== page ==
On the other hand, application of concentrated acid solution may damage the structure of adsorbent. Therefore, mildly acidic solutions are usually employed to release the cation from the adsorbent’s surface. People use a complexing agent to release the adsorbed metal cations. Thiourea and EDTA are of important environmentally friendly complexing agents.

Thiourea solution in 1 M HCl was employed to liberate [AuCl4] ions that had been adsorbed by the material [3]. Thiourea has a better affinity than that of thiol and amine groups. It can form a complex ion with [AuCl4] ion to dissolve back into the solution. According to the HSAB theory, both thiol and [AuCl4] ion are among the weak bases. A strong coordination bond forms between thiourea and [AuCl4] ion.

Figure 8 depicts the curve of desorption of [AuCl4] ion by thiourea in 1 M HCl solution at various concentrations following adsorption by the magnetite modified with a thiol group. Dilute thiourea solution can only desorb 43 mg/g [AuCl4] ion of initially adsorbed 68 mg/g or 60% of the total [AuCl4] ions bond to the surface. Figure 9 displays schematic adsorption of [AuCl4] ion by magnetite modified with a thiol group and desorption. The desorption is done by applying thiourea in HCl solution. The concentration of the thiourea is low. The thiol group may form a covalent coordination bond with [AuCl4] ion on the adsorbent surface.

Figure 8.

Profile of [AuCl4]− ion desorption by HCl/thiourea at various concentration [3].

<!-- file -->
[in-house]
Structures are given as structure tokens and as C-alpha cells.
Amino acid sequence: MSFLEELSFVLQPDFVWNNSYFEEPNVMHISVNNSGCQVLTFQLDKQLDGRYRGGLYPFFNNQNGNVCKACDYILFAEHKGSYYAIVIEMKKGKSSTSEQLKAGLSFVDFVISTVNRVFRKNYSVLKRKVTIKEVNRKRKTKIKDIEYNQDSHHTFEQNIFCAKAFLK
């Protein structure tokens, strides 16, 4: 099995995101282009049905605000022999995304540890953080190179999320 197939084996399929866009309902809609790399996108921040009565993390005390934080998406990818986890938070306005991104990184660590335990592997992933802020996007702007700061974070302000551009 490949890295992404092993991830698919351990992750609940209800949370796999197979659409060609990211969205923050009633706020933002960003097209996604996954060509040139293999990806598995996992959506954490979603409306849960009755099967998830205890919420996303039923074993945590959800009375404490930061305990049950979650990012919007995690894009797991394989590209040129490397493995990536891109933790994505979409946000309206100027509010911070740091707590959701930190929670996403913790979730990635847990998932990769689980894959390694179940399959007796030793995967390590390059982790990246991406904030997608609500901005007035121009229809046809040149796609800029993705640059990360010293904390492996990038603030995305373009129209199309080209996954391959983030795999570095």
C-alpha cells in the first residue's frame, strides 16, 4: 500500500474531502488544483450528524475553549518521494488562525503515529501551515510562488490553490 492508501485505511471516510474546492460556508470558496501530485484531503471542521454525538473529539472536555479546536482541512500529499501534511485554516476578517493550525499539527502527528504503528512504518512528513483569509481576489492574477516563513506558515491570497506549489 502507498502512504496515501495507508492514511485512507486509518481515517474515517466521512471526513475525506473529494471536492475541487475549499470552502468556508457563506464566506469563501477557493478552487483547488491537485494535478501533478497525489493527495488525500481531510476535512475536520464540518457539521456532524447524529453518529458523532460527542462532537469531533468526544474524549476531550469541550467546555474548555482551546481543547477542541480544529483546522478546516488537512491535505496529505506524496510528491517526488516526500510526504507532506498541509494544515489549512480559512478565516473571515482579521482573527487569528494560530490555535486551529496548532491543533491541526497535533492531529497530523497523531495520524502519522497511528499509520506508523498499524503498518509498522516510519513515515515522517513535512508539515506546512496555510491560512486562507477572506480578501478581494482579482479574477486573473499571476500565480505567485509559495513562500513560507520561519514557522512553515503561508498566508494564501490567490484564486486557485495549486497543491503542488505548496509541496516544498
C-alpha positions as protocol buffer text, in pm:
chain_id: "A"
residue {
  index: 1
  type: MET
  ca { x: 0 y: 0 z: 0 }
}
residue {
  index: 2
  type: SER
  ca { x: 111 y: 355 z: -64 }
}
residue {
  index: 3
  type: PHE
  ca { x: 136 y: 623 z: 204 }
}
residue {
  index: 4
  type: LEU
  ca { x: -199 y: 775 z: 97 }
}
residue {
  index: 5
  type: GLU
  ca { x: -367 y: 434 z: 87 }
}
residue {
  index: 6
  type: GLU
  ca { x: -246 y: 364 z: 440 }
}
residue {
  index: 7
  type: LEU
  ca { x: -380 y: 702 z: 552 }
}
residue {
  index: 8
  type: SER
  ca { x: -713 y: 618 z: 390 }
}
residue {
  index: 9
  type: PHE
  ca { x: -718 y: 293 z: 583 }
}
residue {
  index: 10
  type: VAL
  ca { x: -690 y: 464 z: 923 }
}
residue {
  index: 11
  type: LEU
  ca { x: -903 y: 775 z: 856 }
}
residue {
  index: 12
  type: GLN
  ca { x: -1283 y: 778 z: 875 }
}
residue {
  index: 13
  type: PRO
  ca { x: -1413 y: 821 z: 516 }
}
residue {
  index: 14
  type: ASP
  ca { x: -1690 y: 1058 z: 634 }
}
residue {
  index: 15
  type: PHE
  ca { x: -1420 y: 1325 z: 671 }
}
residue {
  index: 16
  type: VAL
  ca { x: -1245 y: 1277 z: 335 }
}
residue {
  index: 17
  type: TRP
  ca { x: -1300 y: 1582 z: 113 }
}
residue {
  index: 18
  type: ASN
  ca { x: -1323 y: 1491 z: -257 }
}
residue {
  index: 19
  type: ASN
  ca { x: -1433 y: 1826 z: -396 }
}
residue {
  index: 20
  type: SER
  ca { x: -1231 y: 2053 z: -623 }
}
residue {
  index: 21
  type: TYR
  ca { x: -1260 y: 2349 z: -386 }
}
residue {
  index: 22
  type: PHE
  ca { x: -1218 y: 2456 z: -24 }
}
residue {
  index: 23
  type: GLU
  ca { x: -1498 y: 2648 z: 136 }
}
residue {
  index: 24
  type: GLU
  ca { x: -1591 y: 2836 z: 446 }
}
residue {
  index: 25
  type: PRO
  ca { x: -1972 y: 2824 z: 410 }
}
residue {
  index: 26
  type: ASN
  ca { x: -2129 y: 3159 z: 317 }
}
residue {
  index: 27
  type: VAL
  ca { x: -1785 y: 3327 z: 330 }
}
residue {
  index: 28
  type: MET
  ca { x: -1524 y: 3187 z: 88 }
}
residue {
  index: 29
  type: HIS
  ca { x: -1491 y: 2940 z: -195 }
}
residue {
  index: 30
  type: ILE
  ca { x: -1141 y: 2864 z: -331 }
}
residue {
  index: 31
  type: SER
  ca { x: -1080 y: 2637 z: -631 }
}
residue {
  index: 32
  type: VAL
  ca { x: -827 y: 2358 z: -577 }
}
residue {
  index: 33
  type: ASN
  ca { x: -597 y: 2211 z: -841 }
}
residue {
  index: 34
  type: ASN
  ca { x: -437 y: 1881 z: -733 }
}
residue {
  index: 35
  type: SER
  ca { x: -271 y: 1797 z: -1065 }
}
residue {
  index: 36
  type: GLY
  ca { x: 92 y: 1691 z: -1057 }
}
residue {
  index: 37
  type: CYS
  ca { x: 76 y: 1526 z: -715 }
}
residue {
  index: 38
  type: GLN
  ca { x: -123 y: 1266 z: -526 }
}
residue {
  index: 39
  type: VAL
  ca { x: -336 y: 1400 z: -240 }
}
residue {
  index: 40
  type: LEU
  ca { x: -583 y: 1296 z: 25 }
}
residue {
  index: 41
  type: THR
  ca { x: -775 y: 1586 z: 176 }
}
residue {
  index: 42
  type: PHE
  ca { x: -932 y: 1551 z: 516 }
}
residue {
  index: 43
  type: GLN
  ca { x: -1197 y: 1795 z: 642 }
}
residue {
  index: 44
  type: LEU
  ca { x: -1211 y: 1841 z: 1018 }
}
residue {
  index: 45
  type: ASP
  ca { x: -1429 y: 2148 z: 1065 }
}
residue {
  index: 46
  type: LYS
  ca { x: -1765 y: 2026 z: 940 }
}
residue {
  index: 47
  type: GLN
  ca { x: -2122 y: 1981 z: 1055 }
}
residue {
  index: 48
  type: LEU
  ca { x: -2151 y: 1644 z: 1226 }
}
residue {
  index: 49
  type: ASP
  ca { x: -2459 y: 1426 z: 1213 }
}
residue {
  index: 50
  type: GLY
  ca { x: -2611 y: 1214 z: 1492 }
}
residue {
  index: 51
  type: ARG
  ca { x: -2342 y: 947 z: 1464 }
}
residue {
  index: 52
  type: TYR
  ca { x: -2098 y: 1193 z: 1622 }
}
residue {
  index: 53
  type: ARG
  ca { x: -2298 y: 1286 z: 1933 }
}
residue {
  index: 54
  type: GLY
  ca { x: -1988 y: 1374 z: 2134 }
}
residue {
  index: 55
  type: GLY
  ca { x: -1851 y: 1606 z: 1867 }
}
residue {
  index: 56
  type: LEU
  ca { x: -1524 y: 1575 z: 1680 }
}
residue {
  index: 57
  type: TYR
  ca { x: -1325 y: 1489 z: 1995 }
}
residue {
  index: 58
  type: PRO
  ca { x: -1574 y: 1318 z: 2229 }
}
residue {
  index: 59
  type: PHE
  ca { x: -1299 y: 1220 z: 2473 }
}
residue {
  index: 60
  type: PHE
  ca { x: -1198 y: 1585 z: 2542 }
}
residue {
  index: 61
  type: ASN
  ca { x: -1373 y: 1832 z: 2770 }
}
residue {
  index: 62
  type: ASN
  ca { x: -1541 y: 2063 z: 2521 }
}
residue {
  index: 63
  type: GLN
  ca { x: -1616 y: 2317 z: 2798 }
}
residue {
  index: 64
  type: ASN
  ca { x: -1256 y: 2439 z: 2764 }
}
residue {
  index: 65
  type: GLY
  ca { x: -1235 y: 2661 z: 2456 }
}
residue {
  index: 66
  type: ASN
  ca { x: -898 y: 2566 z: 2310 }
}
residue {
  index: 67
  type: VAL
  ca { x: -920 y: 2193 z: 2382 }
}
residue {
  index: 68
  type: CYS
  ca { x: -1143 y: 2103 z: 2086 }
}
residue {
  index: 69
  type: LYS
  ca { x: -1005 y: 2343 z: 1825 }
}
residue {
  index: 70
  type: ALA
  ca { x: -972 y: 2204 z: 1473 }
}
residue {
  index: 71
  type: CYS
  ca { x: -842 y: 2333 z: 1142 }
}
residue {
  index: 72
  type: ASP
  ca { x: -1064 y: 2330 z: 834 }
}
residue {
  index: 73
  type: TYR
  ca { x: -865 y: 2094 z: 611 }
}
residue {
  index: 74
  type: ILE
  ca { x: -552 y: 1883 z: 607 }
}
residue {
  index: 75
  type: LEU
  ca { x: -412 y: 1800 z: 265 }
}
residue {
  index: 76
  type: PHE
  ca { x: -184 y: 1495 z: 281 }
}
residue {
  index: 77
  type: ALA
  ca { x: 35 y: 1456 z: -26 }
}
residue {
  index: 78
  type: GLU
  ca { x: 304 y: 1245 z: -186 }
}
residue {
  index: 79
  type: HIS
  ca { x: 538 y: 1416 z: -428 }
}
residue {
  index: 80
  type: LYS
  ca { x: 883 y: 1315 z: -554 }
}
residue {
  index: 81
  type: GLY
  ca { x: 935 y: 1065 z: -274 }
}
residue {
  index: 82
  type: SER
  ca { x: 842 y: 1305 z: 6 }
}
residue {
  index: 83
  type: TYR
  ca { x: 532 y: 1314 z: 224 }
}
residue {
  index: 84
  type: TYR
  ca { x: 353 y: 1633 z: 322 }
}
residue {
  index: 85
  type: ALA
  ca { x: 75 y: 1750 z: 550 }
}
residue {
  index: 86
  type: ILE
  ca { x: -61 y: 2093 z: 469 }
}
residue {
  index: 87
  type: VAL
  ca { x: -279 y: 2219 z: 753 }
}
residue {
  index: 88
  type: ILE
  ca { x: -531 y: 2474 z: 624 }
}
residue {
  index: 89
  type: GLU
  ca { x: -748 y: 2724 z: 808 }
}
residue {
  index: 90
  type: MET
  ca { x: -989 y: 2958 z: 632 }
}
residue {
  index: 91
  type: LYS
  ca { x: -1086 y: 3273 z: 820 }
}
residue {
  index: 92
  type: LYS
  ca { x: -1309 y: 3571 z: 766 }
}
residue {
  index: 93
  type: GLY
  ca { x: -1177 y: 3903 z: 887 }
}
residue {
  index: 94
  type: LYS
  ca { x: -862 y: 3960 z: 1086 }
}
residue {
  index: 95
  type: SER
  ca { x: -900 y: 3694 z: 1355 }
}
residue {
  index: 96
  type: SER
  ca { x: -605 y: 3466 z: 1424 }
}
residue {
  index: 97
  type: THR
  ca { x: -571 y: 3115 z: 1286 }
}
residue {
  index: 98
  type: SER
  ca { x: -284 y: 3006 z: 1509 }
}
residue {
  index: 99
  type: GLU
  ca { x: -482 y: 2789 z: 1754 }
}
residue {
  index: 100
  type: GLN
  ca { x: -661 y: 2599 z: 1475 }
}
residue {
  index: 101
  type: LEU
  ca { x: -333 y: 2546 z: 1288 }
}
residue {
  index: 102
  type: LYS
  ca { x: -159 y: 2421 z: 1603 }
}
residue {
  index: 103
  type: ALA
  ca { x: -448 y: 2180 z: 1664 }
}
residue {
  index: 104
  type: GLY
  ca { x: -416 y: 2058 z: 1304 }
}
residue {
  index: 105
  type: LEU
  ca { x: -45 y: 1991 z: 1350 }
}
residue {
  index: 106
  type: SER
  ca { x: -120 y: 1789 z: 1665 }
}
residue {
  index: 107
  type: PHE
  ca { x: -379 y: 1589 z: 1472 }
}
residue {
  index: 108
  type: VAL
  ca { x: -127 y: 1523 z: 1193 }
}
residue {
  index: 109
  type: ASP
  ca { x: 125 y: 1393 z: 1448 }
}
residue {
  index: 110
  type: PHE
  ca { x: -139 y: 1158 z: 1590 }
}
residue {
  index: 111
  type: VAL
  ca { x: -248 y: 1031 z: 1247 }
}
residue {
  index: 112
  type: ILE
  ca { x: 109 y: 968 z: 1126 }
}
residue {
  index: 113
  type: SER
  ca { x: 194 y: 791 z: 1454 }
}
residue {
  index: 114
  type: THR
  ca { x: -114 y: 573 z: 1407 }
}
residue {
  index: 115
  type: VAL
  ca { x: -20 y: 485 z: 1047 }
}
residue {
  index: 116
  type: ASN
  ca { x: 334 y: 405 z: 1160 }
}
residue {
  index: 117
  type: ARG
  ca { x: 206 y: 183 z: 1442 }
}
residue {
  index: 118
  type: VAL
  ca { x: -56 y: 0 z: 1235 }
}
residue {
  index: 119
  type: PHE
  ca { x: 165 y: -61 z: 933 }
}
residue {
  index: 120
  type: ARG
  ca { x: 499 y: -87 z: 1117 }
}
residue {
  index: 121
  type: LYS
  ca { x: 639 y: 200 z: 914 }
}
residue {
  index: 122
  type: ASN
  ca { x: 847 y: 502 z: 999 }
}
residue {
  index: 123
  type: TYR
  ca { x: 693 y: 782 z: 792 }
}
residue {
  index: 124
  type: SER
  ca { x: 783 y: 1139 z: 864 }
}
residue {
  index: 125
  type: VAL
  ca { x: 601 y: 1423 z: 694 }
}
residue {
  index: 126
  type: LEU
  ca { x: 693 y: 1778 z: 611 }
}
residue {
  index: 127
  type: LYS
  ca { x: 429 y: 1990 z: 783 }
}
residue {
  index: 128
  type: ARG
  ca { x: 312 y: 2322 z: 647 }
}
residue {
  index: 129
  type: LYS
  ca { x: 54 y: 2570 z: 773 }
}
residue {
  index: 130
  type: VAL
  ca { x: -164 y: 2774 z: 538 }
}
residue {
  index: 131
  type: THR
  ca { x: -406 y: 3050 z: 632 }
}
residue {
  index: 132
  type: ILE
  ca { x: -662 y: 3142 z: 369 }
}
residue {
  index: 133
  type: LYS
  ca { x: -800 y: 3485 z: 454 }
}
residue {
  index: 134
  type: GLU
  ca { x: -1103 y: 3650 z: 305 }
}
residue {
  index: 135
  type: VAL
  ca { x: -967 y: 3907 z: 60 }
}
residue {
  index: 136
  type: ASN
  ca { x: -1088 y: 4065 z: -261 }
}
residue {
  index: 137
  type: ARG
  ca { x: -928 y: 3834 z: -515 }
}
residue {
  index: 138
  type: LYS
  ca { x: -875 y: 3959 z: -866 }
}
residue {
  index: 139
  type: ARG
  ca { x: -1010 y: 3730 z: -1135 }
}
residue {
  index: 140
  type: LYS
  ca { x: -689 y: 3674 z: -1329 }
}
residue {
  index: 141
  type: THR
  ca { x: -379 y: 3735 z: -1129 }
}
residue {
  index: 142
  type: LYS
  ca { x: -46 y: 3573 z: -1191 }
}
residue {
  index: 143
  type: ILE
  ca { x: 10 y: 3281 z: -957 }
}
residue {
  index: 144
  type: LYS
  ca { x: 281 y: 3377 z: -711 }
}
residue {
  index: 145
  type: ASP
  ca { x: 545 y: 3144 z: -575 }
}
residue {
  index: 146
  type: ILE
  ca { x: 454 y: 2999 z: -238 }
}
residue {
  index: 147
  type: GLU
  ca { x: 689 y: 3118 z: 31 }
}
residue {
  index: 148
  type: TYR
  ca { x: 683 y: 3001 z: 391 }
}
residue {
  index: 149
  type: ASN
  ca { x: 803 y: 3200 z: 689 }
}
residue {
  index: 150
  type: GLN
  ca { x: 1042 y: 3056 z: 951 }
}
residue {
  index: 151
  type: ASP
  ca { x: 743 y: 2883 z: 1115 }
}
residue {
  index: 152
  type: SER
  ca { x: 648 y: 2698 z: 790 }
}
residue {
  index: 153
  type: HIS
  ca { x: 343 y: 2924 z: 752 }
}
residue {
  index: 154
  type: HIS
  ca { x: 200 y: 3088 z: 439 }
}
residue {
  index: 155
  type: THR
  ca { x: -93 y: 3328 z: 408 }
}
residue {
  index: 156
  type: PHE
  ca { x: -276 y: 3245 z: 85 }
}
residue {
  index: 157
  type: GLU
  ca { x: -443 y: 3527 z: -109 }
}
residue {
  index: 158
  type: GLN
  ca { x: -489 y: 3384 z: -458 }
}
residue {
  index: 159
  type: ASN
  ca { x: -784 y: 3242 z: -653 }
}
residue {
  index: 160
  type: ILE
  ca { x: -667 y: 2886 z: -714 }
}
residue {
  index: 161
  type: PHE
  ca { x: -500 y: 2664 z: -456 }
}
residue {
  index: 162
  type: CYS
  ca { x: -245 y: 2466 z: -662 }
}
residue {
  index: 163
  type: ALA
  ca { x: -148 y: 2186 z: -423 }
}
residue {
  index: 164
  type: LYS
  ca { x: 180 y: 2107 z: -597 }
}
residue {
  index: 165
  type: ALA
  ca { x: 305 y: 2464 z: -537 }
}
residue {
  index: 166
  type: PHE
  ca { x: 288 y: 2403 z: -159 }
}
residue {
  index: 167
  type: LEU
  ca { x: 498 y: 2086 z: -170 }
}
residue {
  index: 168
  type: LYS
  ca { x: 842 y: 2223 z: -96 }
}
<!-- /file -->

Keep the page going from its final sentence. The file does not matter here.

Figure 9.

Adsorption and desorption of AuCl4− ions by magnetite nanoparticles modified with a thiol group [3].

7. Summary

Modified magnetic adsorbents have been synthesized and used in the recovery of precious metals from aqueous solutions. Among the magnetic materials, magnetite is studied widely. Surface modification of nanoscale magnetite core is crucial to have a better adsorption capacity, stability, and turnover. The key issues of the magnetic adsorbent include size and shape of the core, choice of surface modification, adsorption capacity, stability, and recyclability. The size of the magnetite core is also better if it is in the nanoscale rather than in micron scale. It will improve the contact between pursued ions and adsorbent surface. The surface modification must have a good affinity toward certain precious metal cations. Many researchers attempt to combine adsorption capability and magnetic properties of the magnetite-based adsorbent for certain metal recovery from the solution. Selective adsorbents are also of interest for separation of precious metals from a complex system such as industrial waste. Adsorption selectivity is highly considered for complex matrices. Magnetite core has low stability in strongly acidic aqueous media. Coating with silica has two advantages, for protection against the acidic environment and a binding site for further functionalization. A suitable modification of the magnetic particles by coating or functionalization using inorganic components or organic molecules is usually needed.